This influenza season, which began in early December and ends in late March, intensified over the holiday season and is shaping up to be a bad one, Haselow says.

Arkansas’s health groups are reacting to corrective statements the tobacco industry began airing on network TV in late November with some optimism that they will help reduce the state’s high smoking rate as well as concern the ads won’t reach young people.

When a school bus crashes, upset parents may ask, “Why aren’t my children wearing seat belts on the bus?”

Some state lawmakers are listening. California, Florida, Louisiana, New Jersey, New York and Texas have passed mandatory school bus safety restraint statutes. Earlier this year, the Arkansas General Assembly did, too. But Arkansas's new school bus seat belt law is no cinch. 

Eric Westcott is the manager of Central Rental and Supply, a construction equipment company that sits about three miles from Premium Protein Products, a meat rendering plant that turns animal carcasses into pet food.  

“Imagine the most disgusting smell you’ve ever smelled in your life and then add the heat, and that’s what we deal with here in Russellville,” he said.

Brad Graham is driving his truck along the edge of a catfish pond near Lake Village, blowing a soybean grain mixture into the water.

“My stepdad was into fish farming, and I just decided I wanted to do a little bit of farming,” he says.

More than 150 wood pellet manufacturing mills operate across the U.S., many supplying the domestic woodstove pellet market with home heating fuel.

More than a quarter are industrial pellet mills, grinding thousands of acres of forest into biomass for overseas export to electrical utilities stoking retrofitted coal-fire furnaces with "densified" wood.

The largest mills, concentrated in the southeastern U.S., claim to sustainably harvest timber, from both hardwood and softwood forests. But a new mill, Highland Pellets in Pine Bluff, which harvests only fast-growing Southern softwood pine may be among the greenest.

Still, the calculated ecological costs and benefits of forest biomass remain hazy.

Controversial Weed Killer Dicamba Banned By Arkansas Plant Board

Nov 8, 2017

Arkansas soybean farmers who rely on a chemical called Dicamba to kill weeds must stop using it during the growing season next year. That’s because it has allegedly been drifting to neighboring farms and killing crops.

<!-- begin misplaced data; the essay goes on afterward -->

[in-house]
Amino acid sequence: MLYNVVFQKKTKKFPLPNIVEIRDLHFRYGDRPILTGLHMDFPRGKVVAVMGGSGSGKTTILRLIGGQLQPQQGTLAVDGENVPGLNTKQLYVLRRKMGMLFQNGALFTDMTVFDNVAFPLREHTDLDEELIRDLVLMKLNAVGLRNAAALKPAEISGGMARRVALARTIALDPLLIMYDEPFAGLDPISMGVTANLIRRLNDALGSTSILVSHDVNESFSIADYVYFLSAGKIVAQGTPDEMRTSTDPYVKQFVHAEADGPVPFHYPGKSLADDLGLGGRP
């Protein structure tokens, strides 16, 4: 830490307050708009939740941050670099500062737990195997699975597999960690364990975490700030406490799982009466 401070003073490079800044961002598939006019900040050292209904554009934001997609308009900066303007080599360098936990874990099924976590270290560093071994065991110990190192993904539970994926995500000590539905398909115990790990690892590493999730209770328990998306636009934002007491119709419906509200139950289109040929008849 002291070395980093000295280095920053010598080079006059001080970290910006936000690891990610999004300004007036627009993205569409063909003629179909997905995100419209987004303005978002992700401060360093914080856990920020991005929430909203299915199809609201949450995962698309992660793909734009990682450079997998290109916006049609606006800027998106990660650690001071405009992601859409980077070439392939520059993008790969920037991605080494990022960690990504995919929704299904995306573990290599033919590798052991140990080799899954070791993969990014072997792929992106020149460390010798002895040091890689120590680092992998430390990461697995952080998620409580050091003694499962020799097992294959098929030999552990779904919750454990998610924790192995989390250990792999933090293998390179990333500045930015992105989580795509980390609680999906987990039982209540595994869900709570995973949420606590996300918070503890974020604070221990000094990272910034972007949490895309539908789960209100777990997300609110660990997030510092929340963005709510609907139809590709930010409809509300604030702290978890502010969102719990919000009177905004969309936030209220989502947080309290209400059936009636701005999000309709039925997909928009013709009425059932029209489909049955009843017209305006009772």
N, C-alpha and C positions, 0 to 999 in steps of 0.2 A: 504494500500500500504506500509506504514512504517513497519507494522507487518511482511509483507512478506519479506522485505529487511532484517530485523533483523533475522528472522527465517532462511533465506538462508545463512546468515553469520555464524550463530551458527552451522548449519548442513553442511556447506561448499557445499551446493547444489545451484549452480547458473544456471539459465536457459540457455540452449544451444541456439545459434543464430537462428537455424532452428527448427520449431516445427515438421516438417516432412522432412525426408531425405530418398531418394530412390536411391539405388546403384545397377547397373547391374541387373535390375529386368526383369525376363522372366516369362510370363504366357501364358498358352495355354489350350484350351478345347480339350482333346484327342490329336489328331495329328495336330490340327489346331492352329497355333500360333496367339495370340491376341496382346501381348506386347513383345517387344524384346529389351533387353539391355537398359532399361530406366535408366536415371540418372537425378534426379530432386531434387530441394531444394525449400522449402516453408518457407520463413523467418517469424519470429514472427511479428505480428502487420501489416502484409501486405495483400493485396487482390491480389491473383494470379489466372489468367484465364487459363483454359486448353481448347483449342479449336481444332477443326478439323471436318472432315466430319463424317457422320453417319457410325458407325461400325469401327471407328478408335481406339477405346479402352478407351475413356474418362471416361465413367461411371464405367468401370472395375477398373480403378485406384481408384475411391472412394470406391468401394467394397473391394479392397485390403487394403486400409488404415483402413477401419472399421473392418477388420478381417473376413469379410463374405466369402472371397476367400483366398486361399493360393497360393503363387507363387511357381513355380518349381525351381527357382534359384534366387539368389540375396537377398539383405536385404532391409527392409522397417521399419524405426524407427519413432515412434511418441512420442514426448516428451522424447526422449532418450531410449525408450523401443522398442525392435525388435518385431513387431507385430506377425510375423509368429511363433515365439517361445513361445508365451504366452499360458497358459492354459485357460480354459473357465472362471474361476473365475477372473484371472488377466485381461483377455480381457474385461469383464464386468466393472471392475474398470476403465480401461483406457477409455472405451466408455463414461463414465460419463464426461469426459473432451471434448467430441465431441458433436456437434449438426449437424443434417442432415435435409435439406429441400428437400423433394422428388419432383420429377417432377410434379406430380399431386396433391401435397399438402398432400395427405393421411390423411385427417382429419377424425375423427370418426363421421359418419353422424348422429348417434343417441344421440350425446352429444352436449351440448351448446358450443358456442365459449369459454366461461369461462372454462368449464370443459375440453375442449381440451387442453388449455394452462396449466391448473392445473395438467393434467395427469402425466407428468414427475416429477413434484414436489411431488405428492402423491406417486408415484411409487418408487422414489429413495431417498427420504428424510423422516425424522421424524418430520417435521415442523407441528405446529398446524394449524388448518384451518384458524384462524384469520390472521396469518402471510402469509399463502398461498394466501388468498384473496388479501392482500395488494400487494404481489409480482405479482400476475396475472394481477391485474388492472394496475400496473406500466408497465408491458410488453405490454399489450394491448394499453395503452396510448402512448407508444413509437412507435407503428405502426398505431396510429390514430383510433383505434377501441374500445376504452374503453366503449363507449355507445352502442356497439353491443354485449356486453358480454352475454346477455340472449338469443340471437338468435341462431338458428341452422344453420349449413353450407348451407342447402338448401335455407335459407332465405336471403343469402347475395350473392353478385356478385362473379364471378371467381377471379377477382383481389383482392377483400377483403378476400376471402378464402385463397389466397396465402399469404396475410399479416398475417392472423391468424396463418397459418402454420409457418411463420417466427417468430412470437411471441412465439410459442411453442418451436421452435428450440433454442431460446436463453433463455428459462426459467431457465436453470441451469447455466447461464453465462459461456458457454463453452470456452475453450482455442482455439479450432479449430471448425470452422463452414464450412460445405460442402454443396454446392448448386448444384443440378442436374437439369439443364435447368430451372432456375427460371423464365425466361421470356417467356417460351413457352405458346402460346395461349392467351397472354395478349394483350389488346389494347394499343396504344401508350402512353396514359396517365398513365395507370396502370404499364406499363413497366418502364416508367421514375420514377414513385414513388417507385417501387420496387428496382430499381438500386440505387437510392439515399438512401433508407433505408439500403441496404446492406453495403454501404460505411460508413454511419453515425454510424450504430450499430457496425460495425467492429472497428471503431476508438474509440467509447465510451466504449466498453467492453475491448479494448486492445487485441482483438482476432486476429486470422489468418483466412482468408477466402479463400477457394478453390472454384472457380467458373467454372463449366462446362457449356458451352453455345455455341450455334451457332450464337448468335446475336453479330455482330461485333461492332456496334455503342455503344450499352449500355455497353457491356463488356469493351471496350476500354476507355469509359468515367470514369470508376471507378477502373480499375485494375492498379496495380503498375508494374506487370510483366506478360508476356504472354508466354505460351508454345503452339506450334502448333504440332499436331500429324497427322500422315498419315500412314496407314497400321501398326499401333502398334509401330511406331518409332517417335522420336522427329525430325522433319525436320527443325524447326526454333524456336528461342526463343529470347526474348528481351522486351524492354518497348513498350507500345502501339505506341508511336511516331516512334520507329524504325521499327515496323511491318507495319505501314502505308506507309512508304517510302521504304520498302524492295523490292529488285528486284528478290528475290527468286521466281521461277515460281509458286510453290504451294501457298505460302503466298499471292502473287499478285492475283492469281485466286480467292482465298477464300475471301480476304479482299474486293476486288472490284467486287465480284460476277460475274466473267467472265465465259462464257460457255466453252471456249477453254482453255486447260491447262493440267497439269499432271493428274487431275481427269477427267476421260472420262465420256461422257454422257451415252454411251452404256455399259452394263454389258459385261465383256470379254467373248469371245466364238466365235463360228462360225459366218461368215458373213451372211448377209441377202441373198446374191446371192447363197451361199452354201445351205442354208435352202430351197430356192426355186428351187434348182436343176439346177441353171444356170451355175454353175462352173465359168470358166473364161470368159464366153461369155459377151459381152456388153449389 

A group of teens play volleyball during recess at a youth lockup facility in Harrisburg in Northeast Arkansas. They are in custody for doing things like breaking and entering, possessing a firearm, or stealing a car, and they will be there anywhere from a few months to a couple of years.

Arkansas Schools Hire Untrained Teachers As People Lose Interest In The Profession

Dec 2, 2016

Davida Walls never thought she would be teaching high school biology, let alone in the first few months after graduating from college at 22.

“Teaching was not my initial goal. It was kind of an opportunity that just, you know, became available so I took it.”

She is trying to decide whether to become a doctor or a nurse, and plans to apply for a program to train for one or the other this year.

Statehouse Standoff Over Education Funding A Matter Of 'Adequacy'

Nov 1, 2016
Arkansas Department of Education Building in Little Rock near the state Capitol building.
Jacob Kauffman / KUAR

Legislators Monday missed a deadline to agree on a plan for education funding increases known as "adequacy."

A 22 year-old Arkansas Supreme Court decision, commonly referred to as "Lake View," requires lawmakers to fund education adequately before other appropriations are taken up. But lawmakers in the education committee were unable to agree about how much of a funding boost to give to schools.

A wind resource map, published by the U.S. Office of Renewable Energy, illustrates the windiest real estate in America. A vertical violet streak down the nation’s midsection indicates persistent, intense winds concentrated in places like western Kansas, Oklahoma, and Texas. And a private company, called Clean Line Energy Partners, plans to tap that for electricity it can immediately transport to utilities requiring a bolus of alternative energy in their portfolios.  

Sarah Whites-Koditschek / Arkansas Public Media

Johnelle Shaw is a 27-year-old first-time mother with a two-month old son, Logan. She is visiting a lactation consultant at The Pulaski County Health Unit in Southwest Little Rock. Logan has a cold and is back for a breastfeeding check-in.  The consultant weighs him in at 7.6 ounces, a full pound bigger than he was at his last visit a month before.

DeathFest and Vickie Kelley
Jacqueline Froelich/ARKANSAS PUBLIC MEDIA

Vickie Kelley spends a lot of time in cemeteries. She’s founder and president of the Natural State Burial Association, which espouses sustainable burial practices in Arkansas.

“Our message is you can take a body and conduct a woodland burial or create a conservation cemetery which leaves no mark, no trace,” Kelley says.  “You decompose, you become earth, and the burial site doesn’t look like a cemetery. It looks like wilderness preservation.”